A pillar of Baroque sacred repertoire, Monteverdi’s Vespers is open to countless interpretations on record, as Lindsay Kemp discovers.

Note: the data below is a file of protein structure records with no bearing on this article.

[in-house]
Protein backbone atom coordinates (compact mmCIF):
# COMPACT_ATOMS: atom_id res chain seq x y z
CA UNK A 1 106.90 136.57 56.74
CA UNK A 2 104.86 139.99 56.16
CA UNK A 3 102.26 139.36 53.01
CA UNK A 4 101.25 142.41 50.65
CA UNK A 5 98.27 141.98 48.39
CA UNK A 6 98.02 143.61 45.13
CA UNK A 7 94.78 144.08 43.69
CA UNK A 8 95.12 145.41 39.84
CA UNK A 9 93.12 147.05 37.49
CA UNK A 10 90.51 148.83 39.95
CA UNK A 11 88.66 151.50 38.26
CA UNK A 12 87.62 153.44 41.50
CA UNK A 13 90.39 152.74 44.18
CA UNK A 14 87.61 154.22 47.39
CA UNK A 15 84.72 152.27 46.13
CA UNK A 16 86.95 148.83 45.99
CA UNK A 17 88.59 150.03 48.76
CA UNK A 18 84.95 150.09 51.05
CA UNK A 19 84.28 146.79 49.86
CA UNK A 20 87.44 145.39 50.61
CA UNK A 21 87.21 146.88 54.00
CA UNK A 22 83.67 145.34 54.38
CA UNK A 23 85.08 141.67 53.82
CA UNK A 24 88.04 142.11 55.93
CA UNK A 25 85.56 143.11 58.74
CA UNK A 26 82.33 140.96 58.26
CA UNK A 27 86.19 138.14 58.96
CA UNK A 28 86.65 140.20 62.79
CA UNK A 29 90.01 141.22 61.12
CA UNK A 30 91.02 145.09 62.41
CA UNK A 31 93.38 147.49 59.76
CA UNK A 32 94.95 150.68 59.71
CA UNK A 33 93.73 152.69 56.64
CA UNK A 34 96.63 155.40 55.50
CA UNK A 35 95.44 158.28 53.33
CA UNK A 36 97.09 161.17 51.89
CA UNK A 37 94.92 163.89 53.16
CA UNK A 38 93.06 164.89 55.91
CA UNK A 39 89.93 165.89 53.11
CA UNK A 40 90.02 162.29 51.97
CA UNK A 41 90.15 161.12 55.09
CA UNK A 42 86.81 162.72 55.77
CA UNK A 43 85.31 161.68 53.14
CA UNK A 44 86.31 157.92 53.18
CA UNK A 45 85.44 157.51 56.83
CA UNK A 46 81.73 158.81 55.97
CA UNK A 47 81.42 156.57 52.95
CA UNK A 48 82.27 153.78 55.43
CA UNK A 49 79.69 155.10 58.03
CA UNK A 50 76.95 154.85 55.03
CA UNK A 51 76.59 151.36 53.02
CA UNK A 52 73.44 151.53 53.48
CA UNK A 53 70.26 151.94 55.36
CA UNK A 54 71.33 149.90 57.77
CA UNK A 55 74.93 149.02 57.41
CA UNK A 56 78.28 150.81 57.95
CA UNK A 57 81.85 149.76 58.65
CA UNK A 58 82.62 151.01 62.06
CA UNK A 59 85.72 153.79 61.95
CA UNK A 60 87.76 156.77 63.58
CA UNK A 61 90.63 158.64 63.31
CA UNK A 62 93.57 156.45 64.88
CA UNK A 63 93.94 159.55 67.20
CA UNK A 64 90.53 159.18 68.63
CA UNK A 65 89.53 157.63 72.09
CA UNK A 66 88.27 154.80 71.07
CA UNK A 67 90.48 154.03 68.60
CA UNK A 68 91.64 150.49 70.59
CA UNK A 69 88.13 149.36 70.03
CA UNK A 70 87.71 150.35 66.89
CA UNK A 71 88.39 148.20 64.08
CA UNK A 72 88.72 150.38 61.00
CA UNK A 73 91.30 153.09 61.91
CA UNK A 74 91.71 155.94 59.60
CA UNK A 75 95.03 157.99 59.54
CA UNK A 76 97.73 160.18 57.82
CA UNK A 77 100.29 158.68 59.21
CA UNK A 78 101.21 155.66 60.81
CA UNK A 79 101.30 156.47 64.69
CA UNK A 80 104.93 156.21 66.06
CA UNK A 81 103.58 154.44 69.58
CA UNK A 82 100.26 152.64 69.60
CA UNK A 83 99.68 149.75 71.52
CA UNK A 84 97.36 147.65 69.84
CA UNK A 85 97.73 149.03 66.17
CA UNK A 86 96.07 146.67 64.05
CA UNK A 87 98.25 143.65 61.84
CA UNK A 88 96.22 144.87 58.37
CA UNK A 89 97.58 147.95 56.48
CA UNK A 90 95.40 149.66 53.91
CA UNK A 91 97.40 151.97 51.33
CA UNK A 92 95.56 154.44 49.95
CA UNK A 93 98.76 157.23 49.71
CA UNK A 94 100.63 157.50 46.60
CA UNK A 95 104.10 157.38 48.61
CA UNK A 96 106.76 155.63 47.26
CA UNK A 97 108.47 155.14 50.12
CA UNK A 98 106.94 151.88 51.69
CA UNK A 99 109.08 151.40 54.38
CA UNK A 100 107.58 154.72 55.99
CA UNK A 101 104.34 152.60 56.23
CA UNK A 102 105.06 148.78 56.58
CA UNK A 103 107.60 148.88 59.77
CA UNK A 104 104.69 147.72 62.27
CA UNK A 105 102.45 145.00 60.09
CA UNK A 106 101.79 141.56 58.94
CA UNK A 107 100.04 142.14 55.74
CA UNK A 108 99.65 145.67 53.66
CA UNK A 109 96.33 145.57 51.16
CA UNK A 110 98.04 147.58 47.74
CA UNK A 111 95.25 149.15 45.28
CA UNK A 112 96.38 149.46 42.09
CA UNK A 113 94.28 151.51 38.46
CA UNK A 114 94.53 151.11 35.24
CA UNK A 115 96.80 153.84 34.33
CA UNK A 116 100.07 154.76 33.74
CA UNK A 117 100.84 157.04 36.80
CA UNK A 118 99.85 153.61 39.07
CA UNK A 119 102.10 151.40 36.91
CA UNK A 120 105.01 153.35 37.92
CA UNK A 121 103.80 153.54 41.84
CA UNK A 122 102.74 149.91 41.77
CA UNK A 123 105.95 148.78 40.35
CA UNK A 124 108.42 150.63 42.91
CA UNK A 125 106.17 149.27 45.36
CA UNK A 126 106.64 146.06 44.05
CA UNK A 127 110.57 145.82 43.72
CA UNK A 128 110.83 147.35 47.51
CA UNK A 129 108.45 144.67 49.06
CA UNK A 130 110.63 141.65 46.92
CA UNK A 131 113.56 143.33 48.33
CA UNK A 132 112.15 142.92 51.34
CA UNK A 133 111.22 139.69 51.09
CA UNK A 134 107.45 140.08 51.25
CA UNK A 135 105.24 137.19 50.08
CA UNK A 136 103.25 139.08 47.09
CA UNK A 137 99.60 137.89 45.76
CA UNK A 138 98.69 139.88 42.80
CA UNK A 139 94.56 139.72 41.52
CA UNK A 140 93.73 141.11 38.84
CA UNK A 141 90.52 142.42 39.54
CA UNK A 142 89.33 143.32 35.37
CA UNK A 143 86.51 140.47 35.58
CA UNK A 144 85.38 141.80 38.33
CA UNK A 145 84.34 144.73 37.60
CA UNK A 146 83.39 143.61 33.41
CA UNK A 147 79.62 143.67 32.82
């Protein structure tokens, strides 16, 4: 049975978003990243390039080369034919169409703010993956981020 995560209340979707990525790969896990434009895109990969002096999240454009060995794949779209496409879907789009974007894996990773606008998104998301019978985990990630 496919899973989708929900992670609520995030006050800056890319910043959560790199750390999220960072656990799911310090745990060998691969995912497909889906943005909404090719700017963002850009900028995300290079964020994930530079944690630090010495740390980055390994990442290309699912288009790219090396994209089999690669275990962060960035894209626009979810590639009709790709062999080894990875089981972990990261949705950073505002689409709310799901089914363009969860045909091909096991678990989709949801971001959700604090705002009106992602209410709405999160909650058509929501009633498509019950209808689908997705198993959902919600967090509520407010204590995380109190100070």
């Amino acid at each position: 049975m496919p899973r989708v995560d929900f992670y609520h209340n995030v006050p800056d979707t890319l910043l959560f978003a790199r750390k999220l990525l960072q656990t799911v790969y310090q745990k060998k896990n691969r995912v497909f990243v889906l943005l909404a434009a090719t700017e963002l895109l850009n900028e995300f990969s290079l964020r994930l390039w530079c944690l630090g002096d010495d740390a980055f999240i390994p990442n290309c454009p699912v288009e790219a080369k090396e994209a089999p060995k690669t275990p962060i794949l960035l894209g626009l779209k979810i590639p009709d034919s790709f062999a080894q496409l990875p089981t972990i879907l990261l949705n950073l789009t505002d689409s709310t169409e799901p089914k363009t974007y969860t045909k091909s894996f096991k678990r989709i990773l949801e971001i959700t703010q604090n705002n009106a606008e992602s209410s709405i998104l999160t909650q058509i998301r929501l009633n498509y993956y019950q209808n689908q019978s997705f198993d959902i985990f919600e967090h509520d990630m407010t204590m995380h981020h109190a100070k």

Monteverdi’s Vespers is an iconic work in more ways than one. For the composer, who published it 400 years ago in 1610, it was a calculated summation of his skill as a writer of sacred music at a time when he most needed to advertise it. Aged 43, and largely known as a madrigalist, he wanted to escape the frustrations of working at the court of the Gonzaga dukes in Mantua and find a new job, ideally at the Papal chapel. In the event, the publication almost certainly helped him gain a prestigious alternative, the post of maestro di cappella at St Mark’s in Venice, which he would keep until his death in 1643.